“He made that goal. He’s not back to where he was, but he’s starting for us and certainly one of our better players, there’s no question.”

Now in his senior year, Maldunas is averaging 27.8 minutes per game, third most on the team behind juniors Alex Mitola and Connor Boehm. He recently scored his 1000th career point in a 61-49 win over Columbia University, becoming the 26th player in program history to achieve the milestone.

Even with his family so far away, Maldunas says his parents still try and tune in to watch their son play. He says it’s very important to him knowing that they care that much about his basketball career, even if it means staying up late.

“The time difference is seven hours, and the Ivy League games here are at 7 p.m. usually so that’s 2 a.m. at home,” he says. “But my dad buys the Ivy League digital network account and watches every game. For them to still wake up for every game and watch regardless of the result or how we’ve been playing and how I’ve been playing, they still wake up and watch, so it’s awesome to know.”

Without a family here in the states, Cormier thinks the team, as well as the entire Dartmouth community, has taken on the role of being there for Maldunas.

“We have great kids in our program,” Cormier says. “He’s actually gone to some of the kids’ homes over the holidays. I think he feels very comfortable here with the teammates being like brothers to him.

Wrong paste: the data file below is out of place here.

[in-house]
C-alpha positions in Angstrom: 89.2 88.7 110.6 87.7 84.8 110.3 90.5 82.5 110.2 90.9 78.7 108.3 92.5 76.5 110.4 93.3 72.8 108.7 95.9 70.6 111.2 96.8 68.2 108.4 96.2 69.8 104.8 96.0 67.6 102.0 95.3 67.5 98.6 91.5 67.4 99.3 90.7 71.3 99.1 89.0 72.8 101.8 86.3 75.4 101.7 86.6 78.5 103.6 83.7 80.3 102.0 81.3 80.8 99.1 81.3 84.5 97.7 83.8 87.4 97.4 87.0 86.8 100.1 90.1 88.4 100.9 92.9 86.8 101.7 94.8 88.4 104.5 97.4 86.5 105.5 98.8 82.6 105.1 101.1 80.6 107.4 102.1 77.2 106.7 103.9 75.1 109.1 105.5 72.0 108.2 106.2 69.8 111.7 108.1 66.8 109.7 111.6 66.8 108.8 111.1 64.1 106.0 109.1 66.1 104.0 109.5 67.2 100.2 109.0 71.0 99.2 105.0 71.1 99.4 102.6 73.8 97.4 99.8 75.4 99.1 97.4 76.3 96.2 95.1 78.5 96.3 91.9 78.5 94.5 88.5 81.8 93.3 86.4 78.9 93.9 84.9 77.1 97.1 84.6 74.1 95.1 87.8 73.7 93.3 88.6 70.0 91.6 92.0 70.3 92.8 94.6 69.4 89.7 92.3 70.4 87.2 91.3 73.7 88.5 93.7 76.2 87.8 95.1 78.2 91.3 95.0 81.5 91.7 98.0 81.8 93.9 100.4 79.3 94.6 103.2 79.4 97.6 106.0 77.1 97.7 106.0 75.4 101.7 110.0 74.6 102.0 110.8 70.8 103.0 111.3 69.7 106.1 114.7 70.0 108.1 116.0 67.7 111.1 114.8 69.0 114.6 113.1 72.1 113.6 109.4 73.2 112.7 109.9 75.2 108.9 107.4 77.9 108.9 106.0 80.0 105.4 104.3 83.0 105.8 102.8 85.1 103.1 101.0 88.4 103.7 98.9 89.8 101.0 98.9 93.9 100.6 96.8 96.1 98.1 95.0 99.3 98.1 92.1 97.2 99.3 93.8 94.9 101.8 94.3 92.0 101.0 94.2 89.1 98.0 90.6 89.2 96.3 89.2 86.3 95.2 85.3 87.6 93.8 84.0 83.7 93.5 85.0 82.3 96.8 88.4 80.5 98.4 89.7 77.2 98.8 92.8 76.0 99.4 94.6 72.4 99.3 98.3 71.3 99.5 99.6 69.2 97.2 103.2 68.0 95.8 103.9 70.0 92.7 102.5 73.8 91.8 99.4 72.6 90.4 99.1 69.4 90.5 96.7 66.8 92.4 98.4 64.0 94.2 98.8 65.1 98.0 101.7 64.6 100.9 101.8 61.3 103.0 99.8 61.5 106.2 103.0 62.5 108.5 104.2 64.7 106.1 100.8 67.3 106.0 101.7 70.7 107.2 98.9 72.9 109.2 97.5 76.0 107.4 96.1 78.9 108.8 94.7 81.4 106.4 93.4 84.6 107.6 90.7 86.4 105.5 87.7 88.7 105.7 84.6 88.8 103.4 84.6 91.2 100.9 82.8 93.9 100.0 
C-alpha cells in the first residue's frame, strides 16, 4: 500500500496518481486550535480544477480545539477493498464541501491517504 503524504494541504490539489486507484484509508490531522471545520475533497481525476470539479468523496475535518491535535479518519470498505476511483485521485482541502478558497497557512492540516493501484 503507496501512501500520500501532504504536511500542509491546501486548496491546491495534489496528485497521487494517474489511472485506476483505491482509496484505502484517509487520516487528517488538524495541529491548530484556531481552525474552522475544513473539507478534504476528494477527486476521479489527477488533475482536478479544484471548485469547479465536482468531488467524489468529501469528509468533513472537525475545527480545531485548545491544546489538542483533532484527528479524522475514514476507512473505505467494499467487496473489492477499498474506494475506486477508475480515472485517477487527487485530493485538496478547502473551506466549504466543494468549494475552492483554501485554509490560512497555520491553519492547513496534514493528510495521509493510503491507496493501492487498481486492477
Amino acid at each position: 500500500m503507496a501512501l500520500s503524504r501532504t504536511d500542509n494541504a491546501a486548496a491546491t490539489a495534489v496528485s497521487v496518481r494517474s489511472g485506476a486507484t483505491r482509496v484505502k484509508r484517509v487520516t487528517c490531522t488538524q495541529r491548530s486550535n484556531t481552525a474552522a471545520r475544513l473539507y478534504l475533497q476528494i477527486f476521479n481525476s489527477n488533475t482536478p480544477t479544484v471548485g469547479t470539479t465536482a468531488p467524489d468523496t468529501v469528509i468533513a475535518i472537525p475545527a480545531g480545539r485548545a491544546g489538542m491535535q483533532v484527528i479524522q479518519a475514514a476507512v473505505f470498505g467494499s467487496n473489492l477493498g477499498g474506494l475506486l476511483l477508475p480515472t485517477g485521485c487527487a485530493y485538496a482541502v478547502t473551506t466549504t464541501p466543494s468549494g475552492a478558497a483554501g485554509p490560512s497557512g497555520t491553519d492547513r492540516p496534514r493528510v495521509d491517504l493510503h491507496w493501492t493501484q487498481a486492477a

“I also think the school lends itself to him. It’s a small school and does a great job in making people from different backgrounds and international kids feel very welcome. I think the whole student body and everybody here is somewhat of his family.”

Gabas Maldunas. Photo Credit: Sam Wasson / Dartmouth Athletics
Gabas Maldunas. Photo Credit: Sam Wasson / Dartmouth Athletics

Alex Mitola: The culture changer

Alex Mitola. Photo credit: Mark Washburn / Dartmouth Athletics
Alex Mitola. Photo credit: Mark Washburn / Dartmouth Athletics

Junior Alex Mitola of the Dartmouth men’s basketball squad has blossomed into one of the most prolific guards in the Ivy League – surprising many coaches and longtime fans of the Ancient Eight.

But Dartmouth Head Coach Paul Cormier saw this coming when he recruited Mitola three years ago. In fact, Cormier credits Mitola for being the “one” to change the culture in the Big Green program.

Changing the Culture

From the moment Mitola set foot on campus in Hanover, New Hampshire, it was apparent that he was going to play, and play a lot. Mitola heard his name called in the starting lineup in the first game of his career, and he’s heard it called in all 71 games the Big Green have played since.

His numbers over those three years speak for themselves.